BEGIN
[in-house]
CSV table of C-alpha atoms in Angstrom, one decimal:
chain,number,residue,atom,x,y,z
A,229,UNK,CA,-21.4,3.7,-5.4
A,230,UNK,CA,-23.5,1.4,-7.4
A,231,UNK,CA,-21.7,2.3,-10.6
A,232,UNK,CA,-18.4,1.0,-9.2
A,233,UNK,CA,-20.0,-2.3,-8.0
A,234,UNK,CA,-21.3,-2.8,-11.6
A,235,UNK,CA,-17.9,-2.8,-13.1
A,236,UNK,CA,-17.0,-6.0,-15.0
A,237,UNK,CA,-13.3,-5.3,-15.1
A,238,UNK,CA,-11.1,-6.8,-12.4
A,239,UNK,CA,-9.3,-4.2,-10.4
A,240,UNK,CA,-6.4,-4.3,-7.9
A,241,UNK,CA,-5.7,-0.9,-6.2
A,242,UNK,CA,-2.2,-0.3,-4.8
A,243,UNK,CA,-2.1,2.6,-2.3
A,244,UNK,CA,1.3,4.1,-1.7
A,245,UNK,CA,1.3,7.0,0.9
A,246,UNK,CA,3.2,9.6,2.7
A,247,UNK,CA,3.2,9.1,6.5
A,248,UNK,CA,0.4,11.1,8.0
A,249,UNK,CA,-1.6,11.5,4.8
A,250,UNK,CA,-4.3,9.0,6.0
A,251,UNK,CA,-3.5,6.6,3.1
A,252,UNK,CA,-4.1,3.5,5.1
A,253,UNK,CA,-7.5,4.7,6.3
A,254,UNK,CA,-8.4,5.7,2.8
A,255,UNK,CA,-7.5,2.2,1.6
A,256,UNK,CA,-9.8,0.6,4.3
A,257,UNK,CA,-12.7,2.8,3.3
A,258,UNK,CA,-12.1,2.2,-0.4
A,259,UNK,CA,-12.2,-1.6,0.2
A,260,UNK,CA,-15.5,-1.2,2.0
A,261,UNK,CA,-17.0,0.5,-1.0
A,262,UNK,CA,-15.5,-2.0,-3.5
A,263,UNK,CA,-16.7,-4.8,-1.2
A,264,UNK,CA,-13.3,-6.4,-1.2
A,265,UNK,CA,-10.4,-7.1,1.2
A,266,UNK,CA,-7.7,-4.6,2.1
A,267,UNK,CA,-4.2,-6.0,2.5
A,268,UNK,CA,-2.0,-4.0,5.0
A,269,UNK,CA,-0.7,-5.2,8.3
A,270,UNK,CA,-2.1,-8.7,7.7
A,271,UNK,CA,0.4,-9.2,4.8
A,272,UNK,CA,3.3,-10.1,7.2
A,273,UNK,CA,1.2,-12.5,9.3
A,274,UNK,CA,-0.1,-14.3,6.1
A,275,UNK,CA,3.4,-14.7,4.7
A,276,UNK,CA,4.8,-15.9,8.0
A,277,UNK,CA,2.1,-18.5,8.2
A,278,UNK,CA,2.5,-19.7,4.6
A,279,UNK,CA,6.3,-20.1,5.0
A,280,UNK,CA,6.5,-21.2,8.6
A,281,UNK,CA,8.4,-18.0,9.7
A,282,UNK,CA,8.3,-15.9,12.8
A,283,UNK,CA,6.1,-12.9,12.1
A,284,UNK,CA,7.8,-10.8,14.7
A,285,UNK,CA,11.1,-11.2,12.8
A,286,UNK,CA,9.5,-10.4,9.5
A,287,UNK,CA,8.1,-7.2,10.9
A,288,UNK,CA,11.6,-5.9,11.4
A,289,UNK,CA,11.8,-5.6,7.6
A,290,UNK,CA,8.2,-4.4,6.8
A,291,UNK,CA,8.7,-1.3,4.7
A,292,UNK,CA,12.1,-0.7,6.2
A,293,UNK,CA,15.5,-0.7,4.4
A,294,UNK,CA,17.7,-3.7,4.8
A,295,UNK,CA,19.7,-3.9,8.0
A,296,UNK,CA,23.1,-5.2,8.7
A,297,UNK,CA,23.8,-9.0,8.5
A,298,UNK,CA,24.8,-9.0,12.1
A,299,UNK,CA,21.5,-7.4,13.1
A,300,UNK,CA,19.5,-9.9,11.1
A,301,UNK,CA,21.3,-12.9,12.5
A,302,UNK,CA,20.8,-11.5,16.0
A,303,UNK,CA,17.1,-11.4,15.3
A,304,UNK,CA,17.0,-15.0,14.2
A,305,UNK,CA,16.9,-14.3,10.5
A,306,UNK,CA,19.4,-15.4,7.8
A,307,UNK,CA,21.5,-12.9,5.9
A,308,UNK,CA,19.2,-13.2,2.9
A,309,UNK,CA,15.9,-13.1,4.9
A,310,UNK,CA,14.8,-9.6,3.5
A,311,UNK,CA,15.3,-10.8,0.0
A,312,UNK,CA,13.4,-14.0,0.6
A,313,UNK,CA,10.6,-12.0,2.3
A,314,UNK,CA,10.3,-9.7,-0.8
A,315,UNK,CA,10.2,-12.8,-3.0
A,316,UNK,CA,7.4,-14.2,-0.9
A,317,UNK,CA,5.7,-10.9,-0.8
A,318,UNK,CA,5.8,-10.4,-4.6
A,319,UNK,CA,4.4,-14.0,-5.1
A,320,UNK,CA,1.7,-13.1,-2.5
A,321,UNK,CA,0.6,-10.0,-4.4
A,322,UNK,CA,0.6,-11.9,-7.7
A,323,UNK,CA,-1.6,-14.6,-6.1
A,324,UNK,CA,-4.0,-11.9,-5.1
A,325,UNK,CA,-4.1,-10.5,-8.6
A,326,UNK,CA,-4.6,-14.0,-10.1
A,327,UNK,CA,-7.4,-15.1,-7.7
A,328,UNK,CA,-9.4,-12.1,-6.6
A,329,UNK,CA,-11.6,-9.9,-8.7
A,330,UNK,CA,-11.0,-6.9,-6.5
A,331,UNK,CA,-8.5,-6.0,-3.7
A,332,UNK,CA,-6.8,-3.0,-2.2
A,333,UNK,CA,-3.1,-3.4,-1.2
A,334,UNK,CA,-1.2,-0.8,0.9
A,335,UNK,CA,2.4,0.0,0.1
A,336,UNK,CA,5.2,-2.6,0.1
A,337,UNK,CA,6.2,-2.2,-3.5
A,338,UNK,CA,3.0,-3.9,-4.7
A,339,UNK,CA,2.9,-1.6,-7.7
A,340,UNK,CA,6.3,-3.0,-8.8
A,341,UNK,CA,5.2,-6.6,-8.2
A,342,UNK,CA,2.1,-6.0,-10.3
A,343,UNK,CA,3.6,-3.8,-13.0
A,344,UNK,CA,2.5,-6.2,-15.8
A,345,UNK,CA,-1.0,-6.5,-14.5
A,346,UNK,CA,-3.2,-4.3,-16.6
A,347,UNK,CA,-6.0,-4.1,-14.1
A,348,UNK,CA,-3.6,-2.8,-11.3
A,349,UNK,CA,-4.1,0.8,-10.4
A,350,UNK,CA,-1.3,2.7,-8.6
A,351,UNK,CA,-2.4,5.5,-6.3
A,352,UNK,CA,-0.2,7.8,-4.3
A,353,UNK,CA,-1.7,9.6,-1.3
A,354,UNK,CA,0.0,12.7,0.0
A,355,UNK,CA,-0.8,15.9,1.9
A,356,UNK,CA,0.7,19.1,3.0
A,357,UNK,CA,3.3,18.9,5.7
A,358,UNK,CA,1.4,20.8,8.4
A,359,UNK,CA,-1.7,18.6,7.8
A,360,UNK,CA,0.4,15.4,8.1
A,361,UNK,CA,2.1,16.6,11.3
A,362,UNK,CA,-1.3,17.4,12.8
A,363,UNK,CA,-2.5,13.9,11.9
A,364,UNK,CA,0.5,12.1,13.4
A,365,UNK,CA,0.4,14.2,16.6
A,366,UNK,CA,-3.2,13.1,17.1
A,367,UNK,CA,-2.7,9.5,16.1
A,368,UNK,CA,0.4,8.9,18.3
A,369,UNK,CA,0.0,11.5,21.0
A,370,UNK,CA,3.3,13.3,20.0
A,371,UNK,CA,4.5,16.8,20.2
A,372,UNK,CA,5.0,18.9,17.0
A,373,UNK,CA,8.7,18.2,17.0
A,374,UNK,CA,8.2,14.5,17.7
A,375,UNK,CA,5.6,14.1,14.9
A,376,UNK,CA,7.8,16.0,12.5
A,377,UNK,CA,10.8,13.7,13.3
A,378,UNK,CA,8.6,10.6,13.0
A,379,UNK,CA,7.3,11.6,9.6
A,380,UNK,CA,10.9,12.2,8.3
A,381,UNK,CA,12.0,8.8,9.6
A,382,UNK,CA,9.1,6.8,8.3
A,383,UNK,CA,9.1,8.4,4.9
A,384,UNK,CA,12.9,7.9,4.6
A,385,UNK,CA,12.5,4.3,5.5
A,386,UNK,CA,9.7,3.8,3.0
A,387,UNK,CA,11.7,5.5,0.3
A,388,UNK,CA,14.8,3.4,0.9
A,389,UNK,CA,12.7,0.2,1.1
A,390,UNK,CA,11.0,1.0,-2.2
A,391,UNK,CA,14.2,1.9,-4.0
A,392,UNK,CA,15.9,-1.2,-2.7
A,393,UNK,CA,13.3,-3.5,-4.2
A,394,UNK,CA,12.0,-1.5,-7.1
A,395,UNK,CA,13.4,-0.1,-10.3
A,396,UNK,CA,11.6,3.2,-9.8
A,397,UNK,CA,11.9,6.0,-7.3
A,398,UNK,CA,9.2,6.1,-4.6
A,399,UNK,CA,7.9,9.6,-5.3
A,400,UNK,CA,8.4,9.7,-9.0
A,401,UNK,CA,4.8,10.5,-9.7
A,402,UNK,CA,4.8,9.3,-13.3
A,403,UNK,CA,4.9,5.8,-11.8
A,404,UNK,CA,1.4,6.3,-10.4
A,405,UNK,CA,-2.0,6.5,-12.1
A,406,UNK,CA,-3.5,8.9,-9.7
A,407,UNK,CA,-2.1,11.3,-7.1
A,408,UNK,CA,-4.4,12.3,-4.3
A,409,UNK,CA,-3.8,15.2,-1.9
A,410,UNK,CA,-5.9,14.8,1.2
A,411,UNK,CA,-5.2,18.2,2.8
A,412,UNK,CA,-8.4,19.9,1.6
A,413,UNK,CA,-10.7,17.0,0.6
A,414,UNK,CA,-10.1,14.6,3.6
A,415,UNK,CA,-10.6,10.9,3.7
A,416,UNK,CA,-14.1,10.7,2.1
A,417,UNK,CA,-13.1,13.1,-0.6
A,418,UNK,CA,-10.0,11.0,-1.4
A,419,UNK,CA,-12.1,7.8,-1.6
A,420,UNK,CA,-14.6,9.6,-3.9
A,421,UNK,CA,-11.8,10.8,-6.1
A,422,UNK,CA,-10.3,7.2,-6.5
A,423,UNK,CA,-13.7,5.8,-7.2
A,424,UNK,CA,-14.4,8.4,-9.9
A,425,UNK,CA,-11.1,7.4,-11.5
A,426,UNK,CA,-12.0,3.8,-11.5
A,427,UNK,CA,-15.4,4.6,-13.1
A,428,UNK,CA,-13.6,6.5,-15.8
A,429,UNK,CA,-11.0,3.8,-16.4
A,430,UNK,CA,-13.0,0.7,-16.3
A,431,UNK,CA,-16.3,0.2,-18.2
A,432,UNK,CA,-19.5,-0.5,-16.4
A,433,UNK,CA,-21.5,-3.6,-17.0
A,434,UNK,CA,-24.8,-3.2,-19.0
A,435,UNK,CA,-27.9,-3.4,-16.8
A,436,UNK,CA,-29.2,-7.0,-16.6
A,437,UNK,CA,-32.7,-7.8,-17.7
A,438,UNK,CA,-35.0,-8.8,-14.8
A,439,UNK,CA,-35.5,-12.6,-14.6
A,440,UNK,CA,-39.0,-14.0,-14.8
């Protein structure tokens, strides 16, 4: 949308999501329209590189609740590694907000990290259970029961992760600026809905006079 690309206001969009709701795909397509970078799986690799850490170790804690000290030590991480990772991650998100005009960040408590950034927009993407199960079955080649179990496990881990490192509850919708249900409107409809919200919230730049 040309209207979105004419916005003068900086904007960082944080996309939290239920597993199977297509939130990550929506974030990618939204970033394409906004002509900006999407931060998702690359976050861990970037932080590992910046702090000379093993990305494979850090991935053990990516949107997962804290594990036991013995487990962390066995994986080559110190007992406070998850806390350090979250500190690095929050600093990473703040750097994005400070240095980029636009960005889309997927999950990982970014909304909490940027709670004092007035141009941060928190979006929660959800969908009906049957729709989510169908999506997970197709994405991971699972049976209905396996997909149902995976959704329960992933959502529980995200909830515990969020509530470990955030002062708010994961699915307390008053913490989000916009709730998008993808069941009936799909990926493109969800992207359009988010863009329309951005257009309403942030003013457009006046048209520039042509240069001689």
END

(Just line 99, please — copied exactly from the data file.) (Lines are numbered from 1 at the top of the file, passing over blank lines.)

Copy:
A,324,UNK,CA,-4.0,-11.9,-5.1